Daily Mail: 'How we wasted £10m aid 'helping' Jordan take back Abu Qatada'

18-11-2012 12:00 AM

Ammon News - * Money spent on Jordanian human rights reforms
* £10million is on top of Qatada's £3million legal bill

By Robert Verkaik, Daily Mail

British taxpayers have spent more than £10million on Jordan in a futile battle to return hate preacher Abu Qatada to the Middle East state.

The cash, funded through Foreign Office handouts and EU grants, has financed a range of human rights reforms to try to bring one of Britain’s closest military allies in line with European standards of justice.

But last week Qatada’s deportation was blocked after a court ruled there was a real risk that evidence obtained through torture might be used against him.

The controversial cleric must stay in London with his family under house arrest.

Britain’s security services still regard him as capable of supporting Al Qaeda terror operations in the UK.

The £10million handouts are on top of the £3million legal bill for Qatada’s failed deportation and the on-going £5million-a-year cost of keeping him in the UK.

But despite millions of pounds of British taxpayers’ money and the Government’s frustration, Jordan is still not a fit country to receive Muslim terror suspects.

Last year the Foreign Office spent a record £1.5million directly from Treasury coffers to help pay for a justice system free from the risk of torture and other human rights abuses.

And since 2008, Britain has contributed £4.26million to an EU human rights aid budget for Jordan.

This year the EU pledged £3.8million from the UK contribution to improve human rights and democracy in Jordan.

Among the projects part paid for by UK taxpayers is a human rights centre in Jordan’s capital Amman directly funded by the Foreign Office.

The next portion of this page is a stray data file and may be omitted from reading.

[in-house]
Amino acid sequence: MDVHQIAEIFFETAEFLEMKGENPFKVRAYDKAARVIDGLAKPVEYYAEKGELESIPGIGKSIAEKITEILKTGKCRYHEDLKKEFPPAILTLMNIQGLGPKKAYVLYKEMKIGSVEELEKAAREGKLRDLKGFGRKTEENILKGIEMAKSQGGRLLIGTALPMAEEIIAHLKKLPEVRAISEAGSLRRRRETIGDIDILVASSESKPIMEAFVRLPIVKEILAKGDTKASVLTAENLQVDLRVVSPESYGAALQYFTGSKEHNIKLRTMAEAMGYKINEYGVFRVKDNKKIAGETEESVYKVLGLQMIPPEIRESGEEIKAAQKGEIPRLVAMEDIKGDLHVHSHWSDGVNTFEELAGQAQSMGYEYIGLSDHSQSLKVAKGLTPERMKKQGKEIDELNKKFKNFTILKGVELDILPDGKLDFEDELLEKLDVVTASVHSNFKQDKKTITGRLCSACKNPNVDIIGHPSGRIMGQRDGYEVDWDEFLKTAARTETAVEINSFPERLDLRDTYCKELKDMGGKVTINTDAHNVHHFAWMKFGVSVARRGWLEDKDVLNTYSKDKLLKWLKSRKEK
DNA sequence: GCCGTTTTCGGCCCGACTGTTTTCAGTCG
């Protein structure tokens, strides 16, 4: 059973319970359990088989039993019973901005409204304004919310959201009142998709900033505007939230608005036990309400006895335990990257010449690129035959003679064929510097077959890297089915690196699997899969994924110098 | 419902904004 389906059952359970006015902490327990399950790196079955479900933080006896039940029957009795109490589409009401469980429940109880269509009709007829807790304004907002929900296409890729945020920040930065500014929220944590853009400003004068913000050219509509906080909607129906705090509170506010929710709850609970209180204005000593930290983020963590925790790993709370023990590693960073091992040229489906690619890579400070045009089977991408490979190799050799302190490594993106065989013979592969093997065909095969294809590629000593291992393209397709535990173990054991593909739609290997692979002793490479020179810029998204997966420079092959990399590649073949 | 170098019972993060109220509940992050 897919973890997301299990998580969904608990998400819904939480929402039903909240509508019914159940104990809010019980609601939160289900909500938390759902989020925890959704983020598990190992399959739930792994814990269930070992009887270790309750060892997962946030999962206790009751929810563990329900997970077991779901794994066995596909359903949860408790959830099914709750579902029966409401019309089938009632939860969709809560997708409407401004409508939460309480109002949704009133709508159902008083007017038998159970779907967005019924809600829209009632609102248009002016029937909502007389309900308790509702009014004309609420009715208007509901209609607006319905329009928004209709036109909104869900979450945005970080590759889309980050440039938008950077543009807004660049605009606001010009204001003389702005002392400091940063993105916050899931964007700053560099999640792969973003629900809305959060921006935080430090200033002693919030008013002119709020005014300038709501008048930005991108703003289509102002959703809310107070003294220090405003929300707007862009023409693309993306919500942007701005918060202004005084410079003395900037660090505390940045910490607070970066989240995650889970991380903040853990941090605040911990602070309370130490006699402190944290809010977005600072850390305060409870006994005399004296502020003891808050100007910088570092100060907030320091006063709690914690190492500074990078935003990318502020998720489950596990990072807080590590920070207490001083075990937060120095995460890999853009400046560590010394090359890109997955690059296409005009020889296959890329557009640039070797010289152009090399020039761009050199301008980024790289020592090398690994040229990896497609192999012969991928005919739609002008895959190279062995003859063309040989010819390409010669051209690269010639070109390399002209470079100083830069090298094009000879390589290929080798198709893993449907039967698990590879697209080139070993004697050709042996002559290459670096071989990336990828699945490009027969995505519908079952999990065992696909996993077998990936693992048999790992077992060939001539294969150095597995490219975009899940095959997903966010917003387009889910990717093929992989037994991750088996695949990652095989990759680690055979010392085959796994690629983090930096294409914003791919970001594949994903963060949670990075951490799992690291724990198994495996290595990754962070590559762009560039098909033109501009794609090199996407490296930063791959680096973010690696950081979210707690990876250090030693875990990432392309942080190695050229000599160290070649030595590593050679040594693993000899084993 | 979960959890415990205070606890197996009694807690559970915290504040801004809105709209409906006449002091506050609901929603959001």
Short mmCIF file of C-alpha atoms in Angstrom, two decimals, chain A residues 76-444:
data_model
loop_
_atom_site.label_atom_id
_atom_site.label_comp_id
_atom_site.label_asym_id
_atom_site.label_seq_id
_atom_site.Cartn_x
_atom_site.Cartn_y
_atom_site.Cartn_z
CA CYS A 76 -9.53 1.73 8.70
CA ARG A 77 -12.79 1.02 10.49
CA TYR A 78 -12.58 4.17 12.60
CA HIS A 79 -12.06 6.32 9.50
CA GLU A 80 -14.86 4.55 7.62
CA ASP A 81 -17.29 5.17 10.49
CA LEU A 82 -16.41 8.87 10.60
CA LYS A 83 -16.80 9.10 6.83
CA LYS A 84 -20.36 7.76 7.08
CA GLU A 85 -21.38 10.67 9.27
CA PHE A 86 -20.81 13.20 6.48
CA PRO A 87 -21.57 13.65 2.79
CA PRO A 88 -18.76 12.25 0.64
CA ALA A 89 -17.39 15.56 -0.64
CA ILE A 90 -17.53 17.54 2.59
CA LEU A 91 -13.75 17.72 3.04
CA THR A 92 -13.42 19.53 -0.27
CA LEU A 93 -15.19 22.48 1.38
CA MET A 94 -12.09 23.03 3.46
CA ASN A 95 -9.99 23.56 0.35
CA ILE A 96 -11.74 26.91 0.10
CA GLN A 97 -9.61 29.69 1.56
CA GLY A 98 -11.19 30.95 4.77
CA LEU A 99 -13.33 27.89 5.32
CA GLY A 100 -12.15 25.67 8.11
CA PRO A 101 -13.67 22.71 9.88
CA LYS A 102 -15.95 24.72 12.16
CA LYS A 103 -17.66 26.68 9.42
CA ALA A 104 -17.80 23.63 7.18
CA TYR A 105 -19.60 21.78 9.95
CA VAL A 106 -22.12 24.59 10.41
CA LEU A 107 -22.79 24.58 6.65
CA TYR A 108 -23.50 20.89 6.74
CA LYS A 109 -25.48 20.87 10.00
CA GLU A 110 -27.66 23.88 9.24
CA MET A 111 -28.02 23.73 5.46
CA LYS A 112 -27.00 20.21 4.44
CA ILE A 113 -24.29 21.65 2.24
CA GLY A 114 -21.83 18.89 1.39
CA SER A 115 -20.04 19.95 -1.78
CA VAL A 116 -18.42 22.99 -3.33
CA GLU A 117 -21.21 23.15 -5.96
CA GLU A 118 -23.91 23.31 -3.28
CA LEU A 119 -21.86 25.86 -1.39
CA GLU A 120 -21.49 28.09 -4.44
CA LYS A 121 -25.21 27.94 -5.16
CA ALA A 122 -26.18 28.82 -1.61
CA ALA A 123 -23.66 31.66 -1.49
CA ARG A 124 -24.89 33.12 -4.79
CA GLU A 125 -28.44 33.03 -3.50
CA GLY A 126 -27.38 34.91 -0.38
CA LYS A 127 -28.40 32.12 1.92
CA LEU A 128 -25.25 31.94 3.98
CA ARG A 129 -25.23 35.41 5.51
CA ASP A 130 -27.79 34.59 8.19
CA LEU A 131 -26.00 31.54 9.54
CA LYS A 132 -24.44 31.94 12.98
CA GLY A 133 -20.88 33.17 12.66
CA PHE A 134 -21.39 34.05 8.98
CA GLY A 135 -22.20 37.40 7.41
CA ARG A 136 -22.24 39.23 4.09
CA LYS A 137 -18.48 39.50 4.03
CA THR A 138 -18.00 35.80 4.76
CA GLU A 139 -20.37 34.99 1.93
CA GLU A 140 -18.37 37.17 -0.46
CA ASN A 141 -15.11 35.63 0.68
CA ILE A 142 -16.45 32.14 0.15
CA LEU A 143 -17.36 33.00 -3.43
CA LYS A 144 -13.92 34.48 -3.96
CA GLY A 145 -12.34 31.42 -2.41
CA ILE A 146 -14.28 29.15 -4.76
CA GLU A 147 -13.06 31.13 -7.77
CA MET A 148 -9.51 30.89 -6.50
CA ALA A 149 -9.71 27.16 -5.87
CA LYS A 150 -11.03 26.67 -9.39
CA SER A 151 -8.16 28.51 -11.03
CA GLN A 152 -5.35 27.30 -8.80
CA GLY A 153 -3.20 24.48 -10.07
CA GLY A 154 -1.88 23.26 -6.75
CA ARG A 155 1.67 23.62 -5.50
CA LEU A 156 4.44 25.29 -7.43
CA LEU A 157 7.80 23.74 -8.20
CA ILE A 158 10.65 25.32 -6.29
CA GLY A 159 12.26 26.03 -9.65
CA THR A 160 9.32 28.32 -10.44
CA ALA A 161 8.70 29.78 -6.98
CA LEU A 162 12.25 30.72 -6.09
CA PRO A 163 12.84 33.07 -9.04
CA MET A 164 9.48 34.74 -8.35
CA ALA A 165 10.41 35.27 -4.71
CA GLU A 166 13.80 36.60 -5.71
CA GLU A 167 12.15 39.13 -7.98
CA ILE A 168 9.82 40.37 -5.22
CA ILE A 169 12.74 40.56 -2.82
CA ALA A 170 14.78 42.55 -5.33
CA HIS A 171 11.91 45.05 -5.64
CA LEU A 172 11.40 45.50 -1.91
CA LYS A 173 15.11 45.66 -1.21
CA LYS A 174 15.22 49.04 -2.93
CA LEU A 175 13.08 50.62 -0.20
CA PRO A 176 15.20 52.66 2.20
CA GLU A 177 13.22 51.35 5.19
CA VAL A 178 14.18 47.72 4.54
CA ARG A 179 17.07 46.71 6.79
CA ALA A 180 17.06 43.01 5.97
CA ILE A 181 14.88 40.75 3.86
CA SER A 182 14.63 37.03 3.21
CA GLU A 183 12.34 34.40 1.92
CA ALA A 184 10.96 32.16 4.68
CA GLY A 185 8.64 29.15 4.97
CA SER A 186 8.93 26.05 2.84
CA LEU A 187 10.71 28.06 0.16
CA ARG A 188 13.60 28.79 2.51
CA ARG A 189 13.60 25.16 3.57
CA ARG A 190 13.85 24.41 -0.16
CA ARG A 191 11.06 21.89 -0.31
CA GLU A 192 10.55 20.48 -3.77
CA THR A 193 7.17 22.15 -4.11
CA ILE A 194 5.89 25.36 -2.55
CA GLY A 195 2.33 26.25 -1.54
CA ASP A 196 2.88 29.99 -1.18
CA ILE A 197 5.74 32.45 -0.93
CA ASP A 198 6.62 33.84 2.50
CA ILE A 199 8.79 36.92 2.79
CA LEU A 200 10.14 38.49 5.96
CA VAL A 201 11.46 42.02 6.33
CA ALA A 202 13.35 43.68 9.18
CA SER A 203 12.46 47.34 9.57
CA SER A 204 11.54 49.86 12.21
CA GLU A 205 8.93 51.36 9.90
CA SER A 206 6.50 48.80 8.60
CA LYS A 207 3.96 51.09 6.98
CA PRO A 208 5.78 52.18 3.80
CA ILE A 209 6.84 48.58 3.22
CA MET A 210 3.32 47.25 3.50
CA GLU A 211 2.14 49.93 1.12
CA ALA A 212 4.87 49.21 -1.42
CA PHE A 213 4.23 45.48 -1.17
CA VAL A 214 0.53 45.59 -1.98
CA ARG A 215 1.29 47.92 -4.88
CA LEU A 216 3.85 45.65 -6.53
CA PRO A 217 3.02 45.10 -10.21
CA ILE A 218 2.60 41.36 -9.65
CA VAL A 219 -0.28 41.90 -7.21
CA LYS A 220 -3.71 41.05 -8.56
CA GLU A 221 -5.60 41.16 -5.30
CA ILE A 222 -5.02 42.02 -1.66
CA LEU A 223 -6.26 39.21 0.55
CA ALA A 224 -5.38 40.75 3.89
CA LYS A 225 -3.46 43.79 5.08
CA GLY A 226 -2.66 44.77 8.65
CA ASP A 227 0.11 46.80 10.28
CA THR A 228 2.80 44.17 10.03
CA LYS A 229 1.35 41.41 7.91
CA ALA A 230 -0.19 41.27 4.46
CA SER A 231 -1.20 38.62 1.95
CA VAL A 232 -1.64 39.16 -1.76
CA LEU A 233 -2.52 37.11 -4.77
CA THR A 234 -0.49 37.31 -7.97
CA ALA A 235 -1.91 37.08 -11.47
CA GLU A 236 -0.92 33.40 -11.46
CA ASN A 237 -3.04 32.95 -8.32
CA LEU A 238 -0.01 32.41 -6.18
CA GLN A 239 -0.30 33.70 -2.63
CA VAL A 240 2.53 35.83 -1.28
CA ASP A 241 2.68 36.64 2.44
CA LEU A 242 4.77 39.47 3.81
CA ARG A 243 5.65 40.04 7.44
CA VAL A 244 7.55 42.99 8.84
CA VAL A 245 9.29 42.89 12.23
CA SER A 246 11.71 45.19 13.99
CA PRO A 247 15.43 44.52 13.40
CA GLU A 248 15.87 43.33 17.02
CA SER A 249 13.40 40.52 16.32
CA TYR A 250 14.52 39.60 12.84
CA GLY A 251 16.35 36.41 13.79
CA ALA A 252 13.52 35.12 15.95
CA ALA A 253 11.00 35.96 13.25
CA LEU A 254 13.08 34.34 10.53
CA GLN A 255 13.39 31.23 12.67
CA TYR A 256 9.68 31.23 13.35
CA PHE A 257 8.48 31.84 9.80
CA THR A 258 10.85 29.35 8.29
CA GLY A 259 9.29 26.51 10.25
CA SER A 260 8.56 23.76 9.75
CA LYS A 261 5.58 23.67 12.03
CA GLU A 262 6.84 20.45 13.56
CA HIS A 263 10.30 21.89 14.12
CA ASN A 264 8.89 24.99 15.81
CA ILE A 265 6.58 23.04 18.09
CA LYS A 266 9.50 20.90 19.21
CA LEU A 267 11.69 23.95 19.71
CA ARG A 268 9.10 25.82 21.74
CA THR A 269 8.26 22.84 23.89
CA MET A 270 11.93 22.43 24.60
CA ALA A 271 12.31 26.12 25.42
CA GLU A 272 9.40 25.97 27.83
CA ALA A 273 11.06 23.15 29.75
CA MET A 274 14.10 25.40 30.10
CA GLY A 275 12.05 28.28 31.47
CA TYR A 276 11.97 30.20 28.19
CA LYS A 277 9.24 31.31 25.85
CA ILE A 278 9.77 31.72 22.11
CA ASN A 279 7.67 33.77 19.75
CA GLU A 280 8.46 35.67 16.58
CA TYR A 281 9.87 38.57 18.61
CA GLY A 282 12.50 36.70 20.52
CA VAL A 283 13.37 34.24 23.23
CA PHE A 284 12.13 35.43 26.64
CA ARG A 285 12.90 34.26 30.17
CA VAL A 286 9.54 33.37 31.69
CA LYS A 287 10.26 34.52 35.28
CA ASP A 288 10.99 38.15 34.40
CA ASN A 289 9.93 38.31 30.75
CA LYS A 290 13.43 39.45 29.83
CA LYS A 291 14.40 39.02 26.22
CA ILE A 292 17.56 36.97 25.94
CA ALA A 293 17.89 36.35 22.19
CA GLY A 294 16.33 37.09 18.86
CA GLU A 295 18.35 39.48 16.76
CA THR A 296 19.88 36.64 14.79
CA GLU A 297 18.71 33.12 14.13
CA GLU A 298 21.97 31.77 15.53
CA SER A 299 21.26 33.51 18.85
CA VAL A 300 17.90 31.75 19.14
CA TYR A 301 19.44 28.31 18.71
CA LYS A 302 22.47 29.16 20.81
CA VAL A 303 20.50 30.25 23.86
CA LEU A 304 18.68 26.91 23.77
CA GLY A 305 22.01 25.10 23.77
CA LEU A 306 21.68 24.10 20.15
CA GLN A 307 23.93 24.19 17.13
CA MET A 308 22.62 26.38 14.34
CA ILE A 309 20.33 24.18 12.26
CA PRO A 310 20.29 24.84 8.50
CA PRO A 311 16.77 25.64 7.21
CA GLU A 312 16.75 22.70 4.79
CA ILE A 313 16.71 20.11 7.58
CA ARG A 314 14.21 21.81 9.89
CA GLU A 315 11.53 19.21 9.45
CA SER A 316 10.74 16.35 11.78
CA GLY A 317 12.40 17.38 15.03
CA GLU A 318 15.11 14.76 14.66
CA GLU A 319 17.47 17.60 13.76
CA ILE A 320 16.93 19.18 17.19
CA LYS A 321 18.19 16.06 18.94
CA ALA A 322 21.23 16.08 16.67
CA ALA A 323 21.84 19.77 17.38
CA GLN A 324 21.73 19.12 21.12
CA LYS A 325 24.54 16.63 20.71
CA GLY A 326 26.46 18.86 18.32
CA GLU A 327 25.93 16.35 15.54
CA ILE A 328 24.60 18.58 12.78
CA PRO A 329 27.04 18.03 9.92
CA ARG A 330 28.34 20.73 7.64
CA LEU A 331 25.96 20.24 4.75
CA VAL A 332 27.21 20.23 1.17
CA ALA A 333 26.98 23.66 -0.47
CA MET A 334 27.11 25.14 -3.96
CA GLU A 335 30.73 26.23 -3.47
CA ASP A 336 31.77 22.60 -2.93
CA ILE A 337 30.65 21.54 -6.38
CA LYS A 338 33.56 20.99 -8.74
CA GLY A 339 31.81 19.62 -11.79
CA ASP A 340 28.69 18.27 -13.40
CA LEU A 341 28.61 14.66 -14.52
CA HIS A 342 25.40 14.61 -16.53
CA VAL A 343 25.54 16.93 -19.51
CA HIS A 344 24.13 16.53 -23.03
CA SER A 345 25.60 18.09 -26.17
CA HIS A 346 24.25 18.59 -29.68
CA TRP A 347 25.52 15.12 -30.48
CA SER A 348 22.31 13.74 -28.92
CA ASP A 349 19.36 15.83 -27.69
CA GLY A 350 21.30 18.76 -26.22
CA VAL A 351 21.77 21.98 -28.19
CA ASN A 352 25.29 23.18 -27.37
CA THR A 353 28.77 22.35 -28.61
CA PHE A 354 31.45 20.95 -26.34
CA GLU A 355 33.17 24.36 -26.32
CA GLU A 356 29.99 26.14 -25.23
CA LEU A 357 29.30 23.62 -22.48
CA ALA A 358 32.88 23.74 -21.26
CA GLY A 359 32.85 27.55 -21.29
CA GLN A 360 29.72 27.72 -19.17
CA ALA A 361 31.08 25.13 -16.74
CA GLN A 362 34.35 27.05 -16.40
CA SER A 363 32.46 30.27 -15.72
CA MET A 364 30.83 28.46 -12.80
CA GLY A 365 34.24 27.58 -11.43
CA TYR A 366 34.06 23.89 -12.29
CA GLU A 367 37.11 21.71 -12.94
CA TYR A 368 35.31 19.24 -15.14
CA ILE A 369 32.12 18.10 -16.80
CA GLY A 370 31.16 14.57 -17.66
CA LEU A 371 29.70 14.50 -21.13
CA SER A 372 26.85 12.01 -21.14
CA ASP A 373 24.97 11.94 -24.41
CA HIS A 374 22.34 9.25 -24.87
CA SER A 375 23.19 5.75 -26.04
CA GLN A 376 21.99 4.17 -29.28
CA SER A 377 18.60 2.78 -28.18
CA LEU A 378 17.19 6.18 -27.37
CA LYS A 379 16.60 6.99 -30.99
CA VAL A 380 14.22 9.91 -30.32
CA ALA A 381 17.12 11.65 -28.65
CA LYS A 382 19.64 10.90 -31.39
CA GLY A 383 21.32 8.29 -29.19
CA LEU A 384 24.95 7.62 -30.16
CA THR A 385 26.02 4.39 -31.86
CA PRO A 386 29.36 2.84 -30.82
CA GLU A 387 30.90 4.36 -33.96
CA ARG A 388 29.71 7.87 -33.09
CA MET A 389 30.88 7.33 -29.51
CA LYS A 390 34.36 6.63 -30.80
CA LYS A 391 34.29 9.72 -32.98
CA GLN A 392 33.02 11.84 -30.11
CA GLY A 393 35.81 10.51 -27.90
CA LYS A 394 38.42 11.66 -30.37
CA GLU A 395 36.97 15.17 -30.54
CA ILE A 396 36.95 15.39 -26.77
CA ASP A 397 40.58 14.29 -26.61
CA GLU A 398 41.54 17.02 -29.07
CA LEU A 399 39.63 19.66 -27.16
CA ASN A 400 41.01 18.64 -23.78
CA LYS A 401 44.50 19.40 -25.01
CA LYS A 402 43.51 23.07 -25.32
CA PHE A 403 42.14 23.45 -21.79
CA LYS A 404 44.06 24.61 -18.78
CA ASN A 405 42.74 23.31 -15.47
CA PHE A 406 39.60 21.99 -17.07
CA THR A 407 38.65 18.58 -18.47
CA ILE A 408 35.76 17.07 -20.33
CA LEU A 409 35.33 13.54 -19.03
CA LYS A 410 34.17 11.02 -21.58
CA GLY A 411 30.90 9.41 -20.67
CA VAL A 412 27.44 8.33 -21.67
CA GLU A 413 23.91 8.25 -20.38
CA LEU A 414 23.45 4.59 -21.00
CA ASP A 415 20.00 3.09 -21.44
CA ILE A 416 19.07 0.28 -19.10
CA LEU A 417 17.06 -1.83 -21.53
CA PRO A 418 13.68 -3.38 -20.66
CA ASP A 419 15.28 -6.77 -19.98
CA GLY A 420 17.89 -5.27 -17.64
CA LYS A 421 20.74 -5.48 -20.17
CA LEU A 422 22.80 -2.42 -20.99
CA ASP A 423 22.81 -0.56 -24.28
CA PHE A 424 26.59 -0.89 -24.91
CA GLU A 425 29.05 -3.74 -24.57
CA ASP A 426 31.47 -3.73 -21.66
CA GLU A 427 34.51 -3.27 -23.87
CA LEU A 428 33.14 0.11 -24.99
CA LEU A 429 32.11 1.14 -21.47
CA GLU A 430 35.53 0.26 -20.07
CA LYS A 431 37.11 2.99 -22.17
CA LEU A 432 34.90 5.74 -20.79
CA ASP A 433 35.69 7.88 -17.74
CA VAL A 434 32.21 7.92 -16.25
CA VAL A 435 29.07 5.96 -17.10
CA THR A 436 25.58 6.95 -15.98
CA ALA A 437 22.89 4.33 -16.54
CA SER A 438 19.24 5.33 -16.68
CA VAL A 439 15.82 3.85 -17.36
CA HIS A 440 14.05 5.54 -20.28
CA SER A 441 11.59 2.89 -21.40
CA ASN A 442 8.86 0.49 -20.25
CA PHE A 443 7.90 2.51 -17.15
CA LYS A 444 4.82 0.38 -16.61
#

Other EU and FCO projects are aimed at reforming the justice system, electoral system and an open national media.

They include a €158,000 grant for ‘strengthening the capacity of local societies to better understand human rights issues’ and a €193,000 grant to ‘reverse the gender bias against Jordanian women married to foreigners’.

This week, nearly ten years after Britain first began the process of deporting Qatada, Home Office officials were dispatched to Jordan once again to try to resolve the human rights issue.

Earlier this year, Europe’s human rights judges ruled that Qatada could not be returned to Jordan because of its sub-standard criminal justice system, a ruling followed by British judges last week.

In February, Baroness Ashton, head of EU foreign policy, heaped praise on Jordan’s progress on human rights in support of the on-going aid programme.

On a trip to Jordan, she said: ‘Many in the world look to Jordan. You have announced these important reforms, you follow a Jordanian model that we admire very much... a model for the region, a democratic constitutional monarchy.’

But in May this year, officials working for Baroness Ashton reported concerns about Jordan’s human rights record, including allegations of the ‘severe abuse of detainees’.

In the document seen by The Mail on Sunday, it was also reported that the Jordanian government had not fully signed up to an international treaty outlawing torture.

In the same month an EU sub-committee pressed Jordan to introduce reforms to ‘prevent any acts of torture’.

A recent Human Rights Watch’s report said that ‘despite a lack of progress, and a number of reverses’, EU assistance to Jordan increased by 12 per cent.

As recently as last month Amnesty International condemned Jordan for a crackdown against pro-reform activists. It said: ‘The 20 men will be tried by the country’s State Security Court, a special court whose procedures fail to meet international fair-trial standards.’

Last night the European Commission admitted that despite all the money lavished on the country, Jordan had failed to tackle its human rights problems.

A spokesman said: ‘The rationale for these actions is a mutual recognition that there is major work to be done to bring the Jordanian judicial system into line with best international standards.

‘There is no attempt to hide the fact that in a wide range of political and social spheres, human rights in Jordan need to be improved on.

‘The Jordanian authorities have recognised this and are taking steps, with our help, to remedy the situation.’

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